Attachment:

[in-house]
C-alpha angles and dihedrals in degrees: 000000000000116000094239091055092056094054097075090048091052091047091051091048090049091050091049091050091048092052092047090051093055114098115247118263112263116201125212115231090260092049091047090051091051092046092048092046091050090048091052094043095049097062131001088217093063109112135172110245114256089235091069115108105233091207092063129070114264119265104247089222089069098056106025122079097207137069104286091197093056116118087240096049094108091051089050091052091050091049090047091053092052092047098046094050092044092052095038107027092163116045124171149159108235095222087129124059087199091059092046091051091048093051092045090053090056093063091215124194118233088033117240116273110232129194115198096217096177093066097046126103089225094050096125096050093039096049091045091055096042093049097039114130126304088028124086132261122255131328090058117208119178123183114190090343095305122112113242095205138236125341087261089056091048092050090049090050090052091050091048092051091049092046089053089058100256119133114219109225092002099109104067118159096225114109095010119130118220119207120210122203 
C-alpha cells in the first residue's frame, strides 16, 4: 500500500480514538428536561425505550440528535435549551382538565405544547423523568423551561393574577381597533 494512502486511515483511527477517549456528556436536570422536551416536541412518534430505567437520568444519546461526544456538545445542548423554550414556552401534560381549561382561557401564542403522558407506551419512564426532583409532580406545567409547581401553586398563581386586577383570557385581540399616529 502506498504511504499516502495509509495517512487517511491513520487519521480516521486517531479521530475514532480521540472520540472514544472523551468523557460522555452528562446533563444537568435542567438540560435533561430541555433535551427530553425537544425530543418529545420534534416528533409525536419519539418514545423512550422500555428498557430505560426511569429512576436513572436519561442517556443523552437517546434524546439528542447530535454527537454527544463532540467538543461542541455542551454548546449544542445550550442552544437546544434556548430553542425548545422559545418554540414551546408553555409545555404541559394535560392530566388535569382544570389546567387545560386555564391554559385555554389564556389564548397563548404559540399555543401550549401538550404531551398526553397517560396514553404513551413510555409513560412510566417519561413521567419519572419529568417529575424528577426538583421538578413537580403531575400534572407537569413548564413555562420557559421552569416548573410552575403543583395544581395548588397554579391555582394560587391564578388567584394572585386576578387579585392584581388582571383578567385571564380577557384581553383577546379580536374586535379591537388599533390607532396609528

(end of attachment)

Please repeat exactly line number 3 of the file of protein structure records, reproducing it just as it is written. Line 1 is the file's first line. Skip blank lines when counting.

C-alpha cells in the first residue's frame, strides 16, 4: 500500500480514538428536561425505550440528535435549551382538565405544547423523568423551561393574577381597533 494512502486511515483511527477517549456528556436536570422536551416536541412518534430505567437520568444519546461526544456538545445542548423554550414556552401534560381549561382561557401564542403522558407506551419512564426532583409532580406545567409547581401553586398563581386586577383570557385581540399616529 502506498504511504499516502495509509495517512487517511491513520487519521480516521486517531479521530475514532480521540472520540472514544472523551468523557460522555452528562446533563444537568435542567438540560435533561430541555433535551427530553425537544425530543418529545420534534416528533409525536419519539418514545423512550422500555428498557430505560426511569429512576436513572436519561442517556443523552437517546434524546439528542447530535454527537454527544463532540467538543461542541455542551454548546449544542445550550442552544437546544434556548430553542425548545422559545418554540414551546408553555409545555404541559394535560392530566388535569382544570389546567387545560386555564391554559385555554389564556389564548397563548404559540399555543401550549401538550404531551398526553397517560396514553404513551413510555409513560412510566417519561413521567419519572419529568417529575424528577426538583421538578413537580403531575400534572407537569413548564413555562420557559421552569416548573410552575403543583395544581395548588397554579391555582394560587391564578388567584394572585386576578387579585392584581388582571383578567385571564380577557384581553383577546379580536374586535379591537388599533390607532396609528